• Purple – The Returns – The amount that grew on top of your principal (and past returns)

As you can see, after a certain number of years, your returns start to build and eventually out-pace your principal, causing your money to grow out of control! This is what makes compound interest so incredible!

How Does This Make Me Rich?

Point 1:

Now that you understand that your money will start to grow out of control after a certain investment of time, the real question becomes “How soon can I get started?!” This is why people say things like “the earlier you start, the better!” when they are talking about your 401k or IRA. As you can see, the sooner you start, the more you stand to make!

Let’s look at an example of the difference between starting at age 25 versus age 35. Assuming you put away $5,000 each year, got an 8% return, and planed to retire at age 65, how much different would your potential return be?

Ouch!! The “age 35 portfolio” would be just under half of the of the “age 25 portfolio”.

You might say, “But I can’t afford to put money away now! I’ll start later on when I make more money and put more in to catch-up.” Okay, let’s run that example too. We’ll compare starting at age 25 by putting away $5,000 per year versus starting at age 35 and putting away $10,000 each year (and all the other variables are the same). Now who comes out ahead?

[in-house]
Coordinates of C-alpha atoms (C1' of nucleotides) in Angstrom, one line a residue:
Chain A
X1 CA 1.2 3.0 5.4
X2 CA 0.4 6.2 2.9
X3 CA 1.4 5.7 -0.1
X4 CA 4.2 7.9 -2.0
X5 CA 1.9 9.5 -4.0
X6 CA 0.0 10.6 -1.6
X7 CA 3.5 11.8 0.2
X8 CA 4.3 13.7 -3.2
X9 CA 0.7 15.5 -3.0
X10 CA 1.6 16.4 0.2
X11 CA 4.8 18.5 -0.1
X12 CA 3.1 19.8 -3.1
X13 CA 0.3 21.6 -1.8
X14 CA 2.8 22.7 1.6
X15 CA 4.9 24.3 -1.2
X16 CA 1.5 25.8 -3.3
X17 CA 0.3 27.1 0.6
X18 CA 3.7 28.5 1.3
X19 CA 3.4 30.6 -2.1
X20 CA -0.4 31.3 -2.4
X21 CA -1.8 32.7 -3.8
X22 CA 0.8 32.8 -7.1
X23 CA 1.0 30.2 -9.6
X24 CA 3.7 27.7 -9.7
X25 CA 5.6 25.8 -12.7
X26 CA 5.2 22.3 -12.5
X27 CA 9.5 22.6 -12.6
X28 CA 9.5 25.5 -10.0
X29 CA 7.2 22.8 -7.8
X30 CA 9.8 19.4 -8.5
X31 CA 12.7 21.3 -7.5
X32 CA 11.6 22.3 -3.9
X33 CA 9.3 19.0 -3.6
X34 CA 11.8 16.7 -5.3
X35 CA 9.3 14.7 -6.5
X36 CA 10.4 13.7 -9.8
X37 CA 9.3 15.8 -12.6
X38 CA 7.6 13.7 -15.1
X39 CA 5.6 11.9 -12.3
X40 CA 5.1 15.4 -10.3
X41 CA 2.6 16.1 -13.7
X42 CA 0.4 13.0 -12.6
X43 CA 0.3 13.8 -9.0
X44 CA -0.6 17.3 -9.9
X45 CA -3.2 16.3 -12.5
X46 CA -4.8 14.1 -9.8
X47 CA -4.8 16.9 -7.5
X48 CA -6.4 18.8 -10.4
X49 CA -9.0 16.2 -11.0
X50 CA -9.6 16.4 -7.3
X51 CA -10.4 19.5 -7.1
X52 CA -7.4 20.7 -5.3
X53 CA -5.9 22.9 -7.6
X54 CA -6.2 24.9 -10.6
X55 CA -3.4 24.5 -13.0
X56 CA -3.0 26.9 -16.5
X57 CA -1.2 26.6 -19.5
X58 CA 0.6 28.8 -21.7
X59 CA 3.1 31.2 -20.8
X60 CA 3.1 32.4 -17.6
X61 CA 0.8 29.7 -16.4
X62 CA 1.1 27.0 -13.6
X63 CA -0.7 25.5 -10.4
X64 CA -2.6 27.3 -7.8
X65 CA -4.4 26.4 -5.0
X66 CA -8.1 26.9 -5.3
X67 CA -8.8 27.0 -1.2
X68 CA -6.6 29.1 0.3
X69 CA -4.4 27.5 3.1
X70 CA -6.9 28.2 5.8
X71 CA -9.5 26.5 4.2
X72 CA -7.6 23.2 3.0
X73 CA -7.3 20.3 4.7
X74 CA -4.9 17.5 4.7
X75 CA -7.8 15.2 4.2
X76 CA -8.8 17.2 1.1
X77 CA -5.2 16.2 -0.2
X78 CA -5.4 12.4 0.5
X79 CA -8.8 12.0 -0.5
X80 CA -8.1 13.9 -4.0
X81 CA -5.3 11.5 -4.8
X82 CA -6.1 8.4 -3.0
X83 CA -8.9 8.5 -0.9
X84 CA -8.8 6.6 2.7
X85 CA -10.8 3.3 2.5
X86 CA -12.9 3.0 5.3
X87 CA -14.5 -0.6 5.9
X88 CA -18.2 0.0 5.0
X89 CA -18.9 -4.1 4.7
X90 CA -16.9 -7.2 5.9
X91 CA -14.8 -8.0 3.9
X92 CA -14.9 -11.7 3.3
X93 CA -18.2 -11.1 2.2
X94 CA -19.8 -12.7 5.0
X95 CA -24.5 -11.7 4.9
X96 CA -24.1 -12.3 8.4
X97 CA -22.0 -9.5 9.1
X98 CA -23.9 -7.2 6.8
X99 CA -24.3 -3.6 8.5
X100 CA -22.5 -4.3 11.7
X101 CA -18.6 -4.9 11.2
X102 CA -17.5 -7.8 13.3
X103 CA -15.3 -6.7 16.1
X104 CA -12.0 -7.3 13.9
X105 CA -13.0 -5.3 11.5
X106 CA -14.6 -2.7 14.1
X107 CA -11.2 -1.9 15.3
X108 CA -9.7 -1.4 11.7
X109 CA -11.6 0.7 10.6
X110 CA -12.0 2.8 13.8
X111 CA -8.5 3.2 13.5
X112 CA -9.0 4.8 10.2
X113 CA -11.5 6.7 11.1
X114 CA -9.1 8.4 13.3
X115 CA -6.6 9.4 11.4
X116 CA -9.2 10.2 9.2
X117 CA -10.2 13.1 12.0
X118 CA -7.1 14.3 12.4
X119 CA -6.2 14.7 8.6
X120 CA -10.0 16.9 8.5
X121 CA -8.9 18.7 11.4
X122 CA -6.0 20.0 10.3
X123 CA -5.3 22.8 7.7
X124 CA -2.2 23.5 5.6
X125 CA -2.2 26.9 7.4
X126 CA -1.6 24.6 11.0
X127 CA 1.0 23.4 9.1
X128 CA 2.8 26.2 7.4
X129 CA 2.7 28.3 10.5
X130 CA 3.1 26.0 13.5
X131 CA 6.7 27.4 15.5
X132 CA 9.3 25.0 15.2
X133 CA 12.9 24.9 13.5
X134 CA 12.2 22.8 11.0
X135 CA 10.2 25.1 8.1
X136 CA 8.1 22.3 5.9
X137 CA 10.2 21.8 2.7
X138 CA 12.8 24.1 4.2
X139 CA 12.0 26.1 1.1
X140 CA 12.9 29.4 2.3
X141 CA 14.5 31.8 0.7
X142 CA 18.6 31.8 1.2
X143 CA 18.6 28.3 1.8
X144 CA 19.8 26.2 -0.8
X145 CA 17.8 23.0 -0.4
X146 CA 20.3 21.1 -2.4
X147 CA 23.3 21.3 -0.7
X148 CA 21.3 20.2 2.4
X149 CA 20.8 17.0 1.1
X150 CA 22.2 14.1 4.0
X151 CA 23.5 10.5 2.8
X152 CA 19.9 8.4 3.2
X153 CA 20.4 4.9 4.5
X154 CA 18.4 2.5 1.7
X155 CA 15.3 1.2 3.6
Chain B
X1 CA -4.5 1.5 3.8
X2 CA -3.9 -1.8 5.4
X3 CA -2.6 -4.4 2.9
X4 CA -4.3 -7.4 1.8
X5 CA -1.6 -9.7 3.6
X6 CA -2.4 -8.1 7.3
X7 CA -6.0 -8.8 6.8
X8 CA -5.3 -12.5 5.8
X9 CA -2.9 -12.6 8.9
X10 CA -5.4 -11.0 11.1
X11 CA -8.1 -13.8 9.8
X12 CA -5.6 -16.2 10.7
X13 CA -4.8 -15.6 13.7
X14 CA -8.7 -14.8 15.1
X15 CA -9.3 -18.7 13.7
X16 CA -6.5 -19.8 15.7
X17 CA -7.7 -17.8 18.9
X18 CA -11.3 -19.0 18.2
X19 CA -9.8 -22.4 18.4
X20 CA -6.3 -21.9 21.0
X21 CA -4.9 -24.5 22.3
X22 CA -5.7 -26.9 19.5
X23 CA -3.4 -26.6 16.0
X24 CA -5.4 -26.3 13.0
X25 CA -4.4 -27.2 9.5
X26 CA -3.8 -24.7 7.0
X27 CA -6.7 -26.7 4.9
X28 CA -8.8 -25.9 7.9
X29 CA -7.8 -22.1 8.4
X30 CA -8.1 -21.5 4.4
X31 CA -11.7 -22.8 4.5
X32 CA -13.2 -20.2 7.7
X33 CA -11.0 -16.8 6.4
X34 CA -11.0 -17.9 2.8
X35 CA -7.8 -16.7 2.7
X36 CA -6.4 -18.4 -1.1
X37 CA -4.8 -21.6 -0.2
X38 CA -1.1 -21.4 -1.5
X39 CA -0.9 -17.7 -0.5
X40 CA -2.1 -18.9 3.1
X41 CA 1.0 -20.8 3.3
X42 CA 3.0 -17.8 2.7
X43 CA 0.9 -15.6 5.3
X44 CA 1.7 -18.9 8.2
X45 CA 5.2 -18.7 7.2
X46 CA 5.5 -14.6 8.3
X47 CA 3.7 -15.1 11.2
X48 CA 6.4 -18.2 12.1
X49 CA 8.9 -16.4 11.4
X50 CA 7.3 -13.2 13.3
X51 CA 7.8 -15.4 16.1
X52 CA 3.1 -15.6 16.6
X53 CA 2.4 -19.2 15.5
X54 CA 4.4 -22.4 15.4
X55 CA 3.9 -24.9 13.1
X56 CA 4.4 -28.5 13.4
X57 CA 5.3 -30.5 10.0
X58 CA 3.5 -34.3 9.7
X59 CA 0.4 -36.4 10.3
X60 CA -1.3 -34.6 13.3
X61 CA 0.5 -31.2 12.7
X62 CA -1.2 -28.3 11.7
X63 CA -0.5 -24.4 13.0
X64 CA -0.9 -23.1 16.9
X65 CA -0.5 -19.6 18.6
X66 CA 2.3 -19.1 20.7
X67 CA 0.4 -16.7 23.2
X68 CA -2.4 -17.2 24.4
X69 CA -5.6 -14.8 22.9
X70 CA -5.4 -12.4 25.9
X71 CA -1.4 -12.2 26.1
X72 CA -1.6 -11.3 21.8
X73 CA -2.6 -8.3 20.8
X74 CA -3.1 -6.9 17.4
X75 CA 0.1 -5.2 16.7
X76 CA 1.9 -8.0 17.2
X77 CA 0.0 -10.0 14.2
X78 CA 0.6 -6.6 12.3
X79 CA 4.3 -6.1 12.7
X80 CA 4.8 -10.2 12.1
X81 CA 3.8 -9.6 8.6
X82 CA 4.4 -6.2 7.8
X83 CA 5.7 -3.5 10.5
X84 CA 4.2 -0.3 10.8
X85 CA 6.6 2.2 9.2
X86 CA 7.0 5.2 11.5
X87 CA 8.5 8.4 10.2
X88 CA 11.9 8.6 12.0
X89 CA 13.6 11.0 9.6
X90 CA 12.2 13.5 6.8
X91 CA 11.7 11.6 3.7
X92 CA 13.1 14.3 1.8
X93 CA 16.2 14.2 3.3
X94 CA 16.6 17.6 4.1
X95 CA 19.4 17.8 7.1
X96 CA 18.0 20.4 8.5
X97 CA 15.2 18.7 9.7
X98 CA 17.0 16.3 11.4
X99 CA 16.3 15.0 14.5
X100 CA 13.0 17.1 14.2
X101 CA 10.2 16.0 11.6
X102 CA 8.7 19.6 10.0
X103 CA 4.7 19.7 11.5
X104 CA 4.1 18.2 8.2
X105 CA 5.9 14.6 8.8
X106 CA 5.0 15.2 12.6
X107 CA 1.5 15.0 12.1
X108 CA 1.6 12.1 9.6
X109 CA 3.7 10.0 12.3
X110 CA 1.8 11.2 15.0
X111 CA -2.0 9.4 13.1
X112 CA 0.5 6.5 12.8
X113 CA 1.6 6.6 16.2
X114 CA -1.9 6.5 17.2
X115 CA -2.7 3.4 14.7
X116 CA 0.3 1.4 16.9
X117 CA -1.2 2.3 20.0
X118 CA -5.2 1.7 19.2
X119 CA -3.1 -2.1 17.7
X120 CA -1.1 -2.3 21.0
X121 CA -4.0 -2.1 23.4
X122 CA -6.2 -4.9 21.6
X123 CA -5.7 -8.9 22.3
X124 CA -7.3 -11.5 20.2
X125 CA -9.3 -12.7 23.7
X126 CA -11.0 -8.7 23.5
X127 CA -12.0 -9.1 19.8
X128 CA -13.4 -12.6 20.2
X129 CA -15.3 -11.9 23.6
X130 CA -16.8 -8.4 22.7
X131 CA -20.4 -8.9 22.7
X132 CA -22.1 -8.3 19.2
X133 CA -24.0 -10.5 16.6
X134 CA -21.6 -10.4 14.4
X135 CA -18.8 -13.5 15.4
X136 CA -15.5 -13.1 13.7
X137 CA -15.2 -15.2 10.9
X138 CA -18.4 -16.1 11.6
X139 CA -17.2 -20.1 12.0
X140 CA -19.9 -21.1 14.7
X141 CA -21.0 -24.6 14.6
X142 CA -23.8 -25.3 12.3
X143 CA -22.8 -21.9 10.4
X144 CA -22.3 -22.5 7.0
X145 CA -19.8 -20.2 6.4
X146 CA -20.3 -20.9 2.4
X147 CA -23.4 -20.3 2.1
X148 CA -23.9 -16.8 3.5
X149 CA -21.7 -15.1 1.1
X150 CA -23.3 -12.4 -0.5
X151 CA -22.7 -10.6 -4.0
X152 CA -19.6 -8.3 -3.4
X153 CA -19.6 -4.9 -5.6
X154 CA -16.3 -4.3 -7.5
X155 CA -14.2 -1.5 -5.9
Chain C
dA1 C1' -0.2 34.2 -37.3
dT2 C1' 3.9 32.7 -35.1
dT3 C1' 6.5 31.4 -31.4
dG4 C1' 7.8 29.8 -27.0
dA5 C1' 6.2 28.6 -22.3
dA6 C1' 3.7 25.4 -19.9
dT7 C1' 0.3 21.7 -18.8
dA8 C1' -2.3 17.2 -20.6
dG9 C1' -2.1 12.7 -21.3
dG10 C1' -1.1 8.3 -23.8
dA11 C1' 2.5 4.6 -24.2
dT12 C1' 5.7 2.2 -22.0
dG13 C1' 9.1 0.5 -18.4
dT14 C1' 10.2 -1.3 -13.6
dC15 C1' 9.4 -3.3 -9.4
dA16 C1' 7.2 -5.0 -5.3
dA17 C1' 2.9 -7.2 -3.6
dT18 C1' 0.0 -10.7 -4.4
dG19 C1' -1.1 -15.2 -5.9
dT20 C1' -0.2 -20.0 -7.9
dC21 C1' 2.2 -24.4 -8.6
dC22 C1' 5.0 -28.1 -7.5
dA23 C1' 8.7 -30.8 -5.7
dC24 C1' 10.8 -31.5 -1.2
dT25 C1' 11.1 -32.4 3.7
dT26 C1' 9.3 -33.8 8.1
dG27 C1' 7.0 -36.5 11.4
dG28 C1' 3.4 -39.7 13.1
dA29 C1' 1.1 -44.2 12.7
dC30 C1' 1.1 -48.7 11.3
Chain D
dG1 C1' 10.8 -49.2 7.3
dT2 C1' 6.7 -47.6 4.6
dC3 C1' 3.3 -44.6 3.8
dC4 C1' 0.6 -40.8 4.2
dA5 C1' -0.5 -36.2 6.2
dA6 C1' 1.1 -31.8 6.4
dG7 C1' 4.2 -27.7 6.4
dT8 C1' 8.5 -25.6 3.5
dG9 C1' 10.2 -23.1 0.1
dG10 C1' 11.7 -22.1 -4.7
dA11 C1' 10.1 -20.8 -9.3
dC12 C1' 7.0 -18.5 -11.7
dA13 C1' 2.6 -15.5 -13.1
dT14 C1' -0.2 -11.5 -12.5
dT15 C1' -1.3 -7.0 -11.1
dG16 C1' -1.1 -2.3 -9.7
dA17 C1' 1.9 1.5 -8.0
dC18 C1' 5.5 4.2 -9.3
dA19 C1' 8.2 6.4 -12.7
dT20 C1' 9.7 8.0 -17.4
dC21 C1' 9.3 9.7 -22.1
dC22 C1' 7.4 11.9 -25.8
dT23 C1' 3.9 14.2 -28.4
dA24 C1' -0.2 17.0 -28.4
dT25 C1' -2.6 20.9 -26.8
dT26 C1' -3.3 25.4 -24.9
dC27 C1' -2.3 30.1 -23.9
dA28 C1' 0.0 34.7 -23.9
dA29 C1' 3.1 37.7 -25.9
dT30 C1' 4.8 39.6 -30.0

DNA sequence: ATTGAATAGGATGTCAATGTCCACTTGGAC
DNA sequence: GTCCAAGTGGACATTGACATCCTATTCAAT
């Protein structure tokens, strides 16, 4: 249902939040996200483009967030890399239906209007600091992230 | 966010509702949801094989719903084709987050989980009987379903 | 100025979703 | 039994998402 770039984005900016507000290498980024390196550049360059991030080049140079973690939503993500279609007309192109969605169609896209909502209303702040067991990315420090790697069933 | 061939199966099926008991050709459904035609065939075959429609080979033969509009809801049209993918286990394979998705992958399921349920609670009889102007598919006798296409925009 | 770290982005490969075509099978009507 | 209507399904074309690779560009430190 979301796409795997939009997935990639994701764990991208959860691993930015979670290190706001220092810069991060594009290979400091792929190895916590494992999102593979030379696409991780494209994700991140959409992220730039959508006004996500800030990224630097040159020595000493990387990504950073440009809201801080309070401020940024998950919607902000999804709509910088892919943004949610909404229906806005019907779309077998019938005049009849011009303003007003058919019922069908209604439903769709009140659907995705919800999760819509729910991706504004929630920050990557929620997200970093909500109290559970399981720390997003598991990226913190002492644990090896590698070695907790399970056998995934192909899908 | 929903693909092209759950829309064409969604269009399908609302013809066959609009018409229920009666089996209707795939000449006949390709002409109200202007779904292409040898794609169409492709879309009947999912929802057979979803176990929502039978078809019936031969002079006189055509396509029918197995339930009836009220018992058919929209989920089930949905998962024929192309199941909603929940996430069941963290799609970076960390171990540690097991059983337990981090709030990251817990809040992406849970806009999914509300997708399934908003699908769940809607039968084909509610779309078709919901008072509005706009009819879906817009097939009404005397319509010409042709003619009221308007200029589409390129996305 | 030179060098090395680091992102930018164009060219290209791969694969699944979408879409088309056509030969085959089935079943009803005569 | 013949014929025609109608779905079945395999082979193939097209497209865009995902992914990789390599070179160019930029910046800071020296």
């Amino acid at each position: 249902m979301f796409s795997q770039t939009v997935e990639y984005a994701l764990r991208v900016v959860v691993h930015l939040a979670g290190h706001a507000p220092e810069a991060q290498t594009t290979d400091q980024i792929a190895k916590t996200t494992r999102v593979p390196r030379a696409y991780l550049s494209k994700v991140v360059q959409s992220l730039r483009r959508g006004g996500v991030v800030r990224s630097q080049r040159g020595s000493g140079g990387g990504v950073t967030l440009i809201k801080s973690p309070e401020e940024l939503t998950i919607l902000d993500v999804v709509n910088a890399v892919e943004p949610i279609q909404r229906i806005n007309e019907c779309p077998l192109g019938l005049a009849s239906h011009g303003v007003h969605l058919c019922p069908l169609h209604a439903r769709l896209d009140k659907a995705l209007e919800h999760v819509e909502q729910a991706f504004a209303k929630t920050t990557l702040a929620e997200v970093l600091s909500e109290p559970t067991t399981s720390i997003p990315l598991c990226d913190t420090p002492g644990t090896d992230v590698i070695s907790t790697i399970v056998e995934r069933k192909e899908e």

Ouch again! The “age 25 portfolio” still comes out on top. And even though they are close, which would you rather have: $5,000 taken out of your check each year or $10,000 taken out of your check each year? I know which one I’d prefer!

Here’s what I want you to take away:

• Start your savings right away! A 401k. An IRA. Both! Your maximum return always starts right now!

(To read my introductory post on 401k’s, click here)

(To read my introductory post on IRA’s, click here)

 

Point 2:

The power of compound interest is one of the simplest forms of passive income available. In fact, that’s how most people plan their retirement: By building a pile of cash so big that they can live off the returns it produces. Although it takes time, as you can see, it will far surpass just keeping your money in traditional or low-interest savings.

You will never truly get the same rate of return forever; in fact, some years in may be negative. We only used a single positive annual return for simplicity in these examples. However, keep in mind that it is possible to get decent “average” rates of return depending on your preference for asset allocation (your selection of stocks, bonds, etc.).

Regardless of how you structure your portfolio and the rate it returns, here’s what I want you to take away:

• For as long as you continue to stay disciplined and make contributions, continue to get a good rate of return, and don’t take the money out, your money will grow, grow, grow with virtually no effort on your part!

I’m no Einstein. But the beautiful part is that you don’t need to be. Compound interest really can be the most powerful force in the universe. And the best part is that anyone can take advantage of it. Don’t wait to be proved wrong!

Comments

    • MMD says

      Awesome! I hope it serves as a reference for you in the future as well as a reminder about how investing works. The sooner you can leverage its power, the better off you’ll be.